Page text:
Featured Stories

Other Pamplin Media Group sites

Ninety-One School combines recycling with robotics


A pair of Ninety-One School teams took recycling to the robotics age. Using Lego robotics as the launching pad, the two groups — a fifth- and sixth-grade team and a seventh- and eighth-grade squad — enjoyed plenty of success in December competitions.

At the state qualifying competitions, teams were judged on robot design and programming, on their core values and teamwork, and on a research project and presentation.JOHN BAKER - Two Ninety-One School teams, No Mo Bags and The Trash Benders (below) combined recycling projects with robotics.

The Trash Benders are Ninety-One School’s fifth/sixth-grade team coached by Karen Groat and Brittney Bland.

They finished in the top five at their Dec. 12th competition.

The Trash Benders started the Colorcycle program at Ninety-One and introduced the recycling program to Colton Elementary.

This recycle program, run through Crayola, works with organizations to collect and recycle markers, highlighters and expo markers. The Trash Benders made collection boxes for teachers to have in their rooms. At the end of the school year they will send the markers to Crayola and the markers will be recycled.

The team is made up of five fifth-graders, Easton Anderson, Coleson Groat, Kenna Keifer, Ellis Kropf, Marissa VanHoose, and two sixth-graders, Kody GIger-Bland and Ethan Porter.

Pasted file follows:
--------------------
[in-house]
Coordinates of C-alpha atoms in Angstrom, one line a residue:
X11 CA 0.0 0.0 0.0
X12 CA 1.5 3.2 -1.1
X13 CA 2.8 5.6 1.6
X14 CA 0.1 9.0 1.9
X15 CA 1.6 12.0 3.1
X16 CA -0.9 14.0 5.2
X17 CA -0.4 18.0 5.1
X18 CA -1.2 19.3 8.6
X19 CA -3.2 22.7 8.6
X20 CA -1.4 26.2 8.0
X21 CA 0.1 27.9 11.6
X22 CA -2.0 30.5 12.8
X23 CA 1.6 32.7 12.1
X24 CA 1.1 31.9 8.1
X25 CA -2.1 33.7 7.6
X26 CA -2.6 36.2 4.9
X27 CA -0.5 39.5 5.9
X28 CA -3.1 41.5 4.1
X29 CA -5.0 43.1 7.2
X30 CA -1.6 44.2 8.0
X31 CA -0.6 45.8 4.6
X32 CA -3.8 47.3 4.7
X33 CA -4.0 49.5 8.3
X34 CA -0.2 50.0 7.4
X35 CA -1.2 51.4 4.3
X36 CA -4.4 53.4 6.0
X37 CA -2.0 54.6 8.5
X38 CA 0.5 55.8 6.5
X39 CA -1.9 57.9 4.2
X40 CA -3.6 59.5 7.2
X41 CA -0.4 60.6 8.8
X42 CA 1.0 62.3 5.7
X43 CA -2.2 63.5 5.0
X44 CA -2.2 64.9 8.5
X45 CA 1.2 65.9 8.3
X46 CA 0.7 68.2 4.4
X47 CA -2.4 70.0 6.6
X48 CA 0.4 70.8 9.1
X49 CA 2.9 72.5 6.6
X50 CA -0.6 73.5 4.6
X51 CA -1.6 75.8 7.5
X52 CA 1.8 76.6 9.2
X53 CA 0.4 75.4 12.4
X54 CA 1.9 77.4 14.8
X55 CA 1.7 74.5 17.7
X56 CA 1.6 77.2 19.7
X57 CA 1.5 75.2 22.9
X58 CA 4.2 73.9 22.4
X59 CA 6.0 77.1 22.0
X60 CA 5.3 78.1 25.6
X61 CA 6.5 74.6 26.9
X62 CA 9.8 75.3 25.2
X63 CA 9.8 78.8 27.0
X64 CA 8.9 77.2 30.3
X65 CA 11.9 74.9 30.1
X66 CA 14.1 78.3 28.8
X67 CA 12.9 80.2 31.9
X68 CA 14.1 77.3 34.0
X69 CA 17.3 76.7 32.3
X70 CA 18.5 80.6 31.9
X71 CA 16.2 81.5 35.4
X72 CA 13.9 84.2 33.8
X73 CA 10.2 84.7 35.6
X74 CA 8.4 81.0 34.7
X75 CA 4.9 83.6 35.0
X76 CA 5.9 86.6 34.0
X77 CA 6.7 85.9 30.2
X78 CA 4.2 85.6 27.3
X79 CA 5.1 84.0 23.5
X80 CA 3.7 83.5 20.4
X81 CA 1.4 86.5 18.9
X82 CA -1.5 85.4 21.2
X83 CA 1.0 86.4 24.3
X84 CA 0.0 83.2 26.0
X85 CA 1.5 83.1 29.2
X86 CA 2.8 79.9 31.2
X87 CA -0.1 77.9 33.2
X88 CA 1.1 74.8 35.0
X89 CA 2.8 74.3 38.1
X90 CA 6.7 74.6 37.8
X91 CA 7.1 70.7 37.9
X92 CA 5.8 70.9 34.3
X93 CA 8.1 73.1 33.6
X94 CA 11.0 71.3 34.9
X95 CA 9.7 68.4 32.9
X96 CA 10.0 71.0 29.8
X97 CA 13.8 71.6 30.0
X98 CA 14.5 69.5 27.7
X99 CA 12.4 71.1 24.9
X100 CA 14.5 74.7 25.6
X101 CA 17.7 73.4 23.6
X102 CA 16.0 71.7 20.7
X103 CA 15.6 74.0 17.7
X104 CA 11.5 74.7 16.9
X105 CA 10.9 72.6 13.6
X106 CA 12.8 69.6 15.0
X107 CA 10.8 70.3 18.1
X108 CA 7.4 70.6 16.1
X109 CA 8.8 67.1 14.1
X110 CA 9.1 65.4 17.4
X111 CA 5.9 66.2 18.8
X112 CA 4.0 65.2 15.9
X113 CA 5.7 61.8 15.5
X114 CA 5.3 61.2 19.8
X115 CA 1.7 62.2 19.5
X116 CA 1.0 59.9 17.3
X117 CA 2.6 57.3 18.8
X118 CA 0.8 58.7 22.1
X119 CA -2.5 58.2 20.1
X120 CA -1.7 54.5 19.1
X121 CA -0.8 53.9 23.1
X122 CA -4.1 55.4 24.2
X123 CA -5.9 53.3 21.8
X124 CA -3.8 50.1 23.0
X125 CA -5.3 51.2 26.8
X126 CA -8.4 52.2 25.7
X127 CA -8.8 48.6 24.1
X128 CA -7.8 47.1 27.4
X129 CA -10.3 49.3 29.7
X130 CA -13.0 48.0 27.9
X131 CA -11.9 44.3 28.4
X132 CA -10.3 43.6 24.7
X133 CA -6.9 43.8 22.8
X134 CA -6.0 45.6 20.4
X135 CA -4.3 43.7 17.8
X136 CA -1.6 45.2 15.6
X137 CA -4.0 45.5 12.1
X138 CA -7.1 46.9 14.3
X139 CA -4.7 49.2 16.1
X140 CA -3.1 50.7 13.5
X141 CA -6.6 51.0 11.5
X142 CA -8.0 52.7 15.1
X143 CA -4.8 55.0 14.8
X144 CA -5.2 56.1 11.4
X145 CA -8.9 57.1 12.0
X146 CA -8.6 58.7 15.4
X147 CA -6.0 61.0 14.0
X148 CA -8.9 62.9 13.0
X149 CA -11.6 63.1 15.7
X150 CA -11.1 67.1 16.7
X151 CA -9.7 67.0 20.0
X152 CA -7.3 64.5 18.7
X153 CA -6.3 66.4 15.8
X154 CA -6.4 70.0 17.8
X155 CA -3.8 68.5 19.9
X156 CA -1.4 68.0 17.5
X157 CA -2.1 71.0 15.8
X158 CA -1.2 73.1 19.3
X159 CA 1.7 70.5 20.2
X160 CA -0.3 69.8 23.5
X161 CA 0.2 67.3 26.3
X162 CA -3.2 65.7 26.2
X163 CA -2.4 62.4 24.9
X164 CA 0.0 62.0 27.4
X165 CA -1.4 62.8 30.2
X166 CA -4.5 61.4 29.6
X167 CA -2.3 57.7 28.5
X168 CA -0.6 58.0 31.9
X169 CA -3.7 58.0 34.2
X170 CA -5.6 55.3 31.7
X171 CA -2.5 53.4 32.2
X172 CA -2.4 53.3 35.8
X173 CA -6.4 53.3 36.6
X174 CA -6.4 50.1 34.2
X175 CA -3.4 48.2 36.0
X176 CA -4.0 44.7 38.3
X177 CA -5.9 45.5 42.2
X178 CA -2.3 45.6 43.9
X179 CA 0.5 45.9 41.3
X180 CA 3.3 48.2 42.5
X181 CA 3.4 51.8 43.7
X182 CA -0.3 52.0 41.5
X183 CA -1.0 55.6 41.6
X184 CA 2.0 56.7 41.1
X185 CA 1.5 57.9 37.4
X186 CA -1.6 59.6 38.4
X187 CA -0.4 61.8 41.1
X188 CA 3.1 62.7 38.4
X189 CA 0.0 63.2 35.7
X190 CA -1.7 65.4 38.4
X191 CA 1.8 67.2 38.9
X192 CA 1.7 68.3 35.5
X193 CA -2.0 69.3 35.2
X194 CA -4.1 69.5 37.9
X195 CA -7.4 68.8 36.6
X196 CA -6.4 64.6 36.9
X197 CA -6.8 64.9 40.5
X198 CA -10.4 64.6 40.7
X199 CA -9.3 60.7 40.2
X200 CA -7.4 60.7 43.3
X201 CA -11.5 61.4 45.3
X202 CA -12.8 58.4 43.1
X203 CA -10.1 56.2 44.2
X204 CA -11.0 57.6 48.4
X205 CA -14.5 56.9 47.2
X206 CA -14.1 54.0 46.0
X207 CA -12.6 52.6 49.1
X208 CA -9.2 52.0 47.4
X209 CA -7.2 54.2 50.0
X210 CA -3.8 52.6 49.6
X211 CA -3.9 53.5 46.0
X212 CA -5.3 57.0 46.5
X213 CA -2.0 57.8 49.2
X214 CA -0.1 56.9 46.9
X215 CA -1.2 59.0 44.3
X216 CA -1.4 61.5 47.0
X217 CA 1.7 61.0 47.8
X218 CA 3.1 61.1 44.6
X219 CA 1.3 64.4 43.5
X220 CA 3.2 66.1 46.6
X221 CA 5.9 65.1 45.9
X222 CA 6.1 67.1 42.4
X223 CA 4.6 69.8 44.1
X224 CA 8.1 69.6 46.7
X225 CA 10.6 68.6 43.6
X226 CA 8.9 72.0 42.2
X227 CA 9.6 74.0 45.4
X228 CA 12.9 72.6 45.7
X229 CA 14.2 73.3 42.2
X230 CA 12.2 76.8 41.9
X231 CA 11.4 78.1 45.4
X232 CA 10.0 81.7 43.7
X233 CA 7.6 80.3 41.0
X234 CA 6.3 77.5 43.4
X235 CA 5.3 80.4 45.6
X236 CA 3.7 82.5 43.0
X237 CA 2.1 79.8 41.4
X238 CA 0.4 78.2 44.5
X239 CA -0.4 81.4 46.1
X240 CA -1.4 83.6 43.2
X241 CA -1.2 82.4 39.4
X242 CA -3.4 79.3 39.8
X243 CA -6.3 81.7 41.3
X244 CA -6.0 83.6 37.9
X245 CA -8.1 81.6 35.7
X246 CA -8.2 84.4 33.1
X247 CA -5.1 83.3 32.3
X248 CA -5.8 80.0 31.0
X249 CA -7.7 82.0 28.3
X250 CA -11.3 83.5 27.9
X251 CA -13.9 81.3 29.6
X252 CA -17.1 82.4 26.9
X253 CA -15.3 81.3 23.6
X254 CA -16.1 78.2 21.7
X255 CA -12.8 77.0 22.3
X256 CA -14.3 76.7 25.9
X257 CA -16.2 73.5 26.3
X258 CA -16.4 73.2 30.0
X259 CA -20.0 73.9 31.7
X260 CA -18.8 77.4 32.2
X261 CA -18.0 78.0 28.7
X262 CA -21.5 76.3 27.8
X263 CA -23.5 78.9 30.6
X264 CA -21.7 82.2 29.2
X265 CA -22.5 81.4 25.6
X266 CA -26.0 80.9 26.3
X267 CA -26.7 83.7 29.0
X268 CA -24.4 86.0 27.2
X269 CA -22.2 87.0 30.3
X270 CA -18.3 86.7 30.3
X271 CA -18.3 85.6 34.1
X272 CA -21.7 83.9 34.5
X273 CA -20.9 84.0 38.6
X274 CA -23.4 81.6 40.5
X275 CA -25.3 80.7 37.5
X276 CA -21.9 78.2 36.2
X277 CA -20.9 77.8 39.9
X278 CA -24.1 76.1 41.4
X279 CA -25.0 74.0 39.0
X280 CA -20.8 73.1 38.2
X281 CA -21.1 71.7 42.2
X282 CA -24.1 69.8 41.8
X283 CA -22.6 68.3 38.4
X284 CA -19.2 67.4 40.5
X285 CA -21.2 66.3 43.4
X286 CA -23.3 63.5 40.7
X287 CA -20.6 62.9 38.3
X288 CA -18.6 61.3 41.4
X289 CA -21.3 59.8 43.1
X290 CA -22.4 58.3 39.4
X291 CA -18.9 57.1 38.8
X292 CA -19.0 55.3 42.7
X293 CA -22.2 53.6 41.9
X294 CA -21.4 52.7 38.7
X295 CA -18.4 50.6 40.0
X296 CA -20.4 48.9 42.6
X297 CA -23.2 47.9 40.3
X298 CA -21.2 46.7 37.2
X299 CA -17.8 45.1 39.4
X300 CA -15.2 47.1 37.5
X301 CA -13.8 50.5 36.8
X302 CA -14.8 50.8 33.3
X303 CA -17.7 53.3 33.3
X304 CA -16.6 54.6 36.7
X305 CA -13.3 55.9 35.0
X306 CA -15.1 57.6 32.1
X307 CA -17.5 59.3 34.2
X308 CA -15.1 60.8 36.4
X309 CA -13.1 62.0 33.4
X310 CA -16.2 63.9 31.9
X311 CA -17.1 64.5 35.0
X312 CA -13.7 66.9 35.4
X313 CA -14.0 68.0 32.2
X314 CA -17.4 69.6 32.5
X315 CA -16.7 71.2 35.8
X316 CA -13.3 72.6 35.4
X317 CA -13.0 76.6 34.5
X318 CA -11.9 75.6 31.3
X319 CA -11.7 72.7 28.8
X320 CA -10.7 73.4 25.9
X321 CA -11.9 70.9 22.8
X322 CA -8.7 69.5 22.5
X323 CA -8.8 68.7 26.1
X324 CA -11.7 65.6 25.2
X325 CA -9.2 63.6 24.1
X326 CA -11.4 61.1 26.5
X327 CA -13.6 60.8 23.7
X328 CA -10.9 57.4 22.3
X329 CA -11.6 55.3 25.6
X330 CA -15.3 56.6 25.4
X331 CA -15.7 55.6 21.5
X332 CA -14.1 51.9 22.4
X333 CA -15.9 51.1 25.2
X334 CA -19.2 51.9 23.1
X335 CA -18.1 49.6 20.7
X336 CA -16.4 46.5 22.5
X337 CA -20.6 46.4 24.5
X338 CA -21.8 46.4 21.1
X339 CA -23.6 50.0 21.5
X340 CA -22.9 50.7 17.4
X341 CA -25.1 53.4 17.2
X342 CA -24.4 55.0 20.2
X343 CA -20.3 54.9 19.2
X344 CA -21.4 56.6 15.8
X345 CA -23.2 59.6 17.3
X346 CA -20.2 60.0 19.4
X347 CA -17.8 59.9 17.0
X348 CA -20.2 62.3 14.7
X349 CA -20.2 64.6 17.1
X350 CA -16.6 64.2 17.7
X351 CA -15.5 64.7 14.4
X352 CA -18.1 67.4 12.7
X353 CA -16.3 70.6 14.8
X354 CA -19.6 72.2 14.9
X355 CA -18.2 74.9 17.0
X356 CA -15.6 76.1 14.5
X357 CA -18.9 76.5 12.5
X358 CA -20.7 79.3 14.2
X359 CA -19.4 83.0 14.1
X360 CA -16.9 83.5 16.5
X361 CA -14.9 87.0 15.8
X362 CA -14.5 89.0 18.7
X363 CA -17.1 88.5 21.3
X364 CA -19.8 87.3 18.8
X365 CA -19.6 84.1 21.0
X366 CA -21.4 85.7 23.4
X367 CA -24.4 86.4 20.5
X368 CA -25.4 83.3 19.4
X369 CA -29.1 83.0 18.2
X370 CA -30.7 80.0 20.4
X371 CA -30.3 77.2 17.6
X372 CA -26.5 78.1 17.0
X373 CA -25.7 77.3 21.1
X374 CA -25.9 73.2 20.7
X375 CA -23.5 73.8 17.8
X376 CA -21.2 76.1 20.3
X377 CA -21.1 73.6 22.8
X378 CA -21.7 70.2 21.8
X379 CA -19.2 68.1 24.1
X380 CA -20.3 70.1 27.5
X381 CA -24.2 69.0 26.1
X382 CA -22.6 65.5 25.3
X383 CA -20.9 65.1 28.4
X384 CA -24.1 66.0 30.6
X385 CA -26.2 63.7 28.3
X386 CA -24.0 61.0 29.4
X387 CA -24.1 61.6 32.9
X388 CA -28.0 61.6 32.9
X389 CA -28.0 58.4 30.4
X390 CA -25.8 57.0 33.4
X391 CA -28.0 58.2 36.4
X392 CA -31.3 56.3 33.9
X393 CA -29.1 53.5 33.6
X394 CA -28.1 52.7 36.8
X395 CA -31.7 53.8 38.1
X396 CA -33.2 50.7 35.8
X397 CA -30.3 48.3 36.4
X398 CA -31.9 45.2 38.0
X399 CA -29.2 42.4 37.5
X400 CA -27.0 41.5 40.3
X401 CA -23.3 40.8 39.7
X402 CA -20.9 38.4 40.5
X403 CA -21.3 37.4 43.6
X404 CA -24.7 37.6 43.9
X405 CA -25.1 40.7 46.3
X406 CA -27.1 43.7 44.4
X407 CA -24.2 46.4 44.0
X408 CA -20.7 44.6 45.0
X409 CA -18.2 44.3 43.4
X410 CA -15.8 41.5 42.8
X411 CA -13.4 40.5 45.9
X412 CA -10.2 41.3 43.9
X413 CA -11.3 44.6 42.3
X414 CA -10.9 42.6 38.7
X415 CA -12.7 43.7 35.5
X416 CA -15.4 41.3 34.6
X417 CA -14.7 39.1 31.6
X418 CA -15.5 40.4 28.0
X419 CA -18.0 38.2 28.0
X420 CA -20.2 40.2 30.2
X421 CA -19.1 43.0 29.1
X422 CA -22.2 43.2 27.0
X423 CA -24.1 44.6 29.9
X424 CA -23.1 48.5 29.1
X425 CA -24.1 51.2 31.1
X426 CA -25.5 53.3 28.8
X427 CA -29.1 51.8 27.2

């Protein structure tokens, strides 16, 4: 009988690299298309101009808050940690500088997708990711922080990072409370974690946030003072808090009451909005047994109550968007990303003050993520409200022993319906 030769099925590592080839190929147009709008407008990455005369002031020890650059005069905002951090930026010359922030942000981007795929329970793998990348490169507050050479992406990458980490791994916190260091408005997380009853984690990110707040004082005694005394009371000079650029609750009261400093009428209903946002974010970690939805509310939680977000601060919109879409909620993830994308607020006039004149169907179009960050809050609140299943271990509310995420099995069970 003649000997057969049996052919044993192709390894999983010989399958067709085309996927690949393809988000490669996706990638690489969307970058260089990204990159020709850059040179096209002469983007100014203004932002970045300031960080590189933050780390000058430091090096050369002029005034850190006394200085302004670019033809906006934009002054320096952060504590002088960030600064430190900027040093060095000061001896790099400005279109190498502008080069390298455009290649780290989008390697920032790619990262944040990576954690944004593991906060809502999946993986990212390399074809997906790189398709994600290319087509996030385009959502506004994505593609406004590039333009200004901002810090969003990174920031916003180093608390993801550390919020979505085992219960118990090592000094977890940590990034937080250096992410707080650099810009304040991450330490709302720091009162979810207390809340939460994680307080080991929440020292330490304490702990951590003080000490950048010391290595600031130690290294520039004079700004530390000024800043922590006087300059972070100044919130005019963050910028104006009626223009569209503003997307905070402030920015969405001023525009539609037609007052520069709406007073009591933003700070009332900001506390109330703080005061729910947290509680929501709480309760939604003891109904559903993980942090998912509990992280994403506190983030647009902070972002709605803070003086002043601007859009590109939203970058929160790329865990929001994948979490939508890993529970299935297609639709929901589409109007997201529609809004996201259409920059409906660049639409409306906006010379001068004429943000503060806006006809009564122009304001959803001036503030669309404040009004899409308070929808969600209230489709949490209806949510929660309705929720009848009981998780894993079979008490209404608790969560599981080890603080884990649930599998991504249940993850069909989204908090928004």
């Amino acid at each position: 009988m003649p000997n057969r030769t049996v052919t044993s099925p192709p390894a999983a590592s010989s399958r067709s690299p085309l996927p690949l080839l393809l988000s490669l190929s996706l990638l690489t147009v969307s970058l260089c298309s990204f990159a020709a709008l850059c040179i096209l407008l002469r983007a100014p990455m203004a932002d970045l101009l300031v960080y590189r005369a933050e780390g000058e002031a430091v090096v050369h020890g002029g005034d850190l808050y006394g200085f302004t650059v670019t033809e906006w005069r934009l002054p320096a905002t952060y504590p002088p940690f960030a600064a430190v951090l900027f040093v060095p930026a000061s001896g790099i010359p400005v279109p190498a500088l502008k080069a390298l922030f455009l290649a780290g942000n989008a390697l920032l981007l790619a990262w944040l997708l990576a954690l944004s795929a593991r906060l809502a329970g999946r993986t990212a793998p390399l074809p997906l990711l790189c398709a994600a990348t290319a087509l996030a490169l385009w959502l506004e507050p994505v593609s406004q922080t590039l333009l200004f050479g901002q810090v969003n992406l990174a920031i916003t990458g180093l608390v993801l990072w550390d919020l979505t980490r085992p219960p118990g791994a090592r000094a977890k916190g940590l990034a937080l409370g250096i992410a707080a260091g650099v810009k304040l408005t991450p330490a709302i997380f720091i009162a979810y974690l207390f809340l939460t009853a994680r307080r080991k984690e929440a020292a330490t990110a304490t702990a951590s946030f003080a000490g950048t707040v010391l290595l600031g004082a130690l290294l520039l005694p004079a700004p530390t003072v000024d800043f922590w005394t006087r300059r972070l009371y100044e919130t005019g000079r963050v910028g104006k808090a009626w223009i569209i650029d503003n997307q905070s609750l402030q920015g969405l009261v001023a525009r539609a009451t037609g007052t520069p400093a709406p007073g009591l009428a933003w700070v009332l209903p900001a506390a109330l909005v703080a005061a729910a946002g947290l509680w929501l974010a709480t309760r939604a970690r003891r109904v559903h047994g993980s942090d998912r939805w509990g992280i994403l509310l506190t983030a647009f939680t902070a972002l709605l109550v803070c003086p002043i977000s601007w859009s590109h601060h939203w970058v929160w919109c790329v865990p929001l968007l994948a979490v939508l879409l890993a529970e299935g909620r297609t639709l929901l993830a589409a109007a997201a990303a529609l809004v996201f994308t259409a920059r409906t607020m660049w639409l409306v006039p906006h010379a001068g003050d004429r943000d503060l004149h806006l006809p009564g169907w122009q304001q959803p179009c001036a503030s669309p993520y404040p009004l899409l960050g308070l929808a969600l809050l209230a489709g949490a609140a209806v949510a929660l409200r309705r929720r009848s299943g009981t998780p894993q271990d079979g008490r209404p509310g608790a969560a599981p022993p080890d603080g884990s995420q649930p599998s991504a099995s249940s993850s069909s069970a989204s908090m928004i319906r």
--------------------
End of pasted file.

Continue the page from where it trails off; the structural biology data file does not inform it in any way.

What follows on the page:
The school’s seventh/eighth-grade team, No Mo Bags, competed in McMinnville at Evergreen Aviation Museum on Dec. 5 and captured the best project award for the tournament. Unfortunately, they did not qualify for the state competition.

Its project featured collecting and recycling of plastic bags from the grocery store. Through research they discovered that the main reason people didn't reuse plastic bags was inconvenience — they would forget to bring them when they went shopping.

So the team created a bag container by recycling empty Clorox wipes bottles, filling them with plastic grocery bags and storing them in cars so they would always be on hand when shopping. The team also wanted to recycle the bags themselves and discovered they could cut the bags into strips creating "plarn" (plastic yarn) and use them to knit or crochet purses and tote bags.

No Mo Bags is coached by Angela Nissly and Stacey Hestand. Team members are Josh Bussey, Maile Campos, Sinjin Groat, Robert Hestand, Meridian Lattig, Cousteau Lattig, Levi Nissly, Lucas Nissly, Ben Wing and Thomas Wing.

In addition to the research project, both teams built and programmed a Lego Mindstorm robot to run “missions” on a game board.

Teams get 2 ½ minutes to perform as many missions as they can. Teams get points for success, deductions for pieces left on the table or penalties (for example, touching the robot outside the safe zone).